Costa Rica: Changes to the UBA Report in Costa Rica

Published on Mar 24, 2024

Our tax experts in Costa Rica share this article on the main changes introduced by a recent reform to the UBO Report Regulations that will enter into force as of 2024 in Costa Rica.

1. Changes to the Reporting Subject Categories.

Branches of non-profit organizations and foreign subsidiaries of international non-profit organizations are now subject to reporting obligations.

The regulation has limited the reporting obligations only to private trusts that own or manage property, assets, or rights, including foreign trusts that carry out activities in Costa Rica or have a legal identification number assigned by the National Registry. The Regulations also clarify that all those legal entities that have been assigned a legal identification number by the National Registry are obligated to file reports.

Entities without an identification number in Costa Rica are mandated to file for a registration or assignment of a legal number by the Public Registry.

Finally, the amendment to the Regulations now obligates state-owned enterprises, non-state-owned public enterprises, and non-state-owned public units, as long as they have private legal entities or individuals as participants in their capital stock.

2. Elimination of Special Powers of Attorney.

The new Regulation establishes that, only in exceptional cases, duly justified, entities and individuals subject to reporting obligations may grant a full power of attorney for the filing of the UBO report, and that a Joint Resolution will establish the procedure and conditions for registering this full power of attorney. A term of six months was granted for the issuance of this Joint Resolution.

The above generates a limitation for the effective compliance of many taxpayers whose legal representatives are foreigners, without domicile in the country and without the possibility of obtaining a valid digital signature certificate in Costa Rica, considering that to obtain this digital signature certificate the person must have a Costa Rican identity card or a DIMEX.

Additionally, following the text of the disposition, since the legal representative is the one who must grant the general power of attorney, it seems that it could not be granted through a shareholders' meeting -which is contemplated in the Commercial Code-. This could mean that, in the case of a foreign representative, they would have to go to a nearby consulate or come to Costa Rica to grant the power of attorney before a notary public.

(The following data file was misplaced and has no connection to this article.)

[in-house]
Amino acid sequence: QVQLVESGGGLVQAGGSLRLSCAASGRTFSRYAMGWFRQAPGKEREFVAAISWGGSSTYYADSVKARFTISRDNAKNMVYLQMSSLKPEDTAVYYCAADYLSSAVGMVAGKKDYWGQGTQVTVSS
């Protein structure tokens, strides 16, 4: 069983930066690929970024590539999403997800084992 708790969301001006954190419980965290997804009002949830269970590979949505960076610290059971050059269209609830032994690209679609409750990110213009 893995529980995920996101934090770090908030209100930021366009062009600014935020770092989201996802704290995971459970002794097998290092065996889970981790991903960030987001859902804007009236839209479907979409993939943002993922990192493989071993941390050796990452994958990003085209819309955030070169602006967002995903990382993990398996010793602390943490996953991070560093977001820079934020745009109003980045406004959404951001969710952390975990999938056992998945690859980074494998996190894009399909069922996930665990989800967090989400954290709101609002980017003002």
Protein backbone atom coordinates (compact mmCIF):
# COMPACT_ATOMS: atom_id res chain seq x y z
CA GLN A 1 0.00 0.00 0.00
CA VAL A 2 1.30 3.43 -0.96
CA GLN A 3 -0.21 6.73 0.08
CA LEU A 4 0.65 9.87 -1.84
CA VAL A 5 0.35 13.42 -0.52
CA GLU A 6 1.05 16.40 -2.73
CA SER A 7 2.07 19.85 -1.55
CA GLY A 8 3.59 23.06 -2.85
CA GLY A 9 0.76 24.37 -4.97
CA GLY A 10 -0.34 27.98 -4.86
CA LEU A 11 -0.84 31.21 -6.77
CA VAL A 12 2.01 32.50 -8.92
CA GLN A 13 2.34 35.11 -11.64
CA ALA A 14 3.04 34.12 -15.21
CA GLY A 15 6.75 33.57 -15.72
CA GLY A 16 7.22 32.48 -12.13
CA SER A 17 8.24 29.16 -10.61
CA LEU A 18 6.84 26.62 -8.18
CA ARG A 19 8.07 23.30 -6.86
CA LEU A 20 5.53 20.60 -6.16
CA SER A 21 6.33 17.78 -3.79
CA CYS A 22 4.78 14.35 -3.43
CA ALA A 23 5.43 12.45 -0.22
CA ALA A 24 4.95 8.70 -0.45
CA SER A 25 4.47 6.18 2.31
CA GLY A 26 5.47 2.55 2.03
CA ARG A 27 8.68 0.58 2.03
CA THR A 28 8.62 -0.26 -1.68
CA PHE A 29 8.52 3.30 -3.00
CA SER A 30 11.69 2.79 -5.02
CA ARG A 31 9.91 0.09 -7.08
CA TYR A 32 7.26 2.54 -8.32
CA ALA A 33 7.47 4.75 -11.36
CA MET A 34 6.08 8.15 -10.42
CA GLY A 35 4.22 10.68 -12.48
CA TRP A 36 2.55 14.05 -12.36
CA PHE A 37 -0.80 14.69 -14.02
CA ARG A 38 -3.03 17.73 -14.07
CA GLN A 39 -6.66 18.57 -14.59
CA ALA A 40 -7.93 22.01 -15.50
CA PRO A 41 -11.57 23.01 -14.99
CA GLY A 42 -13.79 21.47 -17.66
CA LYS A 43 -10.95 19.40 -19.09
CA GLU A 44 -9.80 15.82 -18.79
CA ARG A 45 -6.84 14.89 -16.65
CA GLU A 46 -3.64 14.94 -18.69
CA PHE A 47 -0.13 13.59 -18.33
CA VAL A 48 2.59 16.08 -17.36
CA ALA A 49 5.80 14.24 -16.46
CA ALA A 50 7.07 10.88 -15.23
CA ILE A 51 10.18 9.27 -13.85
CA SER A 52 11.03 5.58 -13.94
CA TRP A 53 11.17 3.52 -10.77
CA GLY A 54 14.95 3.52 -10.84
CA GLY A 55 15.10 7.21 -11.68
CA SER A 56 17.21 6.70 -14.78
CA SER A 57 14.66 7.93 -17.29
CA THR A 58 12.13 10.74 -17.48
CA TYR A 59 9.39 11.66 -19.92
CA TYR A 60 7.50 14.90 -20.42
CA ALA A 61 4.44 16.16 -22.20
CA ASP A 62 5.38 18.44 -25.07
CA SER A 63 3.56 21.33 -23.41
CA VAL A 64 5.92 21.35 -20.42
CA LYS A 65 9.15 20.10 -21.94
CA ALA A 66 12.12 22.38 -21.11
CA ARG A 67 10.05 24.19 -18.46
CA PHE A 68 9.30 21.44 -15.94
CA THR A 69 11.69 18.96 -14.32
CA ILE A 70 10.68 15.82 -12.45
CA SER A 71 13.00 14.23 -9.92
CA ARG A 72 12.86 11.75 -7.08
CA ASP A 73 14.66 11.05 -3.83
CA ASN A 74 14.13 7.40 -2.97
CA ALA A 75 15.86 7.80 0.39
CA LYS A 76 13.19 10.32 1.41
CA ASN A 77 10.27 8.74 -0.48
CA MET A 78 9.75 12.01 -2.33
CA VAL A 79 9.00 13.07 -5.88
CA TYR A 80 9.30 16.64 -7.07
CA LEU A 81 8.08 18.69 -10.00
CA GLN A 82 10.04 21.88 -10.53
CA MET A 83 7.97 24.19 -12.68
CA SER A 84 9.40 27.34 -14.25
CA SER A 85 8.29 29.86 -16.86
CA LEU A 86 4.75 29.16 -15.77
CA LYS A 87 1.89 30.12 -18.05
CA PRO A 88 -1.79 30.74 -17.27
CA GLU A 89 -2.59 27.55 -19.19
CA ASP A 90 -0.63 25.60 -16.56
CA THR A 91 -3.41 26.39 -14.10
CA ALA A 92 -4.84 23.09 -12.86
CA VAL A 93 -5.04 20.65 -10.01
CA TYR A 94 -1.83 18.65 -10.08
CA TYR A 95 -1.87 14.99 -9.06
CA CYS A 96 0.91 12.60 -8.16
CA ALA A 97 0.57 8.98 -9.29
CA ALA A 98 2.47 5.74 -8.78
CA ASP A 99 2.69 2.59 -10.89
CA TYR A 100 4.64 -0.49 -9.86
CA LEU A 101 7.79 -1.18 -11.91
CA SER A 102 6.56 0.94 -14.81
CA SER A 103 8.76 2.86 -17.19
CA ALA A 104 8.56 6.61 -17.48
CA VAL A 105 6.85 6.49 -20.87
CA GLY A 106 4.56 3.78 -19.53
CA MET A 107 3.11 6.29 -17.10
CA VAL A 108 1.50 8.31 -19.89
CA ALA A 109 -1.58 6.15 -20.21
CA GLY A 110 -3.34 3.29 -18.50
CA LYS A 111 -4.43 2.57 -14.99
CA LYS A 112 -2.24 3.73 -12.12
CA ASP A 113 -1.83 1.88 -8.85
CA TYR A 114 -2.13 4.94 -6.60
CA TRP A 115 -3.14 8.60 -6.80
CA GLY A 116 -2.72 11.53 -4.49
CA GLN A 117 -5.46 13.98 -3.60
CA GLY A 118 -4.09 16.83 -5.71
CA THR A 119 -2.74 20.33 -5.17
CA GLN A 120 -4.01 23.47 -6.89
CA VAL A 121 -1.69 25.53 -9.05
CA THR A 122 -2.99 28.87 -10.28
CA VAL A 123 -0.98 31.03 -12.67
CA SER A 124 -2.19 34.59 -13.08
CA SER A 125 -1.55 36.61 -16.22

The Regulations do not define what situations qualify as "exceptional cases, duly justified" that will be established in the Joint Resolution to grant the power of attorney. Although the submission of the UBO report for 2024 has been moved to July 2024, it is possible that by then we still do not have said resolution nor clarity on the requirements.

Our analysis is that these provisions of the Regulations contradict those of the Code of Commerce, a hierarchically superior source of law, introducing substantial complexity into compliance processes.

3. New Guidelines for Due Diligence and Custody of Information.

Regarding the new provisions for due diligence on which reporting obligations are based, the most relevant change is that either prior to the distribution of dividends or other benefits, or prior to the exercise of voting rights in the corresponding meetings, foreign owners of equity participations are obligated to identify, or update the information of their ultimate beneficial owners.

In relation to the custody of the information, the new Regulation establishes a five-year term for the retention of the information, records and documents that support due diligence. The five-year period is counted from the date on which the last report is made, or from the date on which the closing, dissolution, extinction, transformation, merger, or any other similar action takes place.

We will keep you updated on any new developments regarding this obligation. If you have any query, please do not hesitate to contact us.

Ligia Alfaro. - Senior Counsel, Costa Rica.

The information provided by ARIAS® is presented for informational purposes only. This information is not legal advice and is not intended to create, and does not constitute, an attorney-client relationship. Readers should not act upon this information without seeking advice from professional advisers.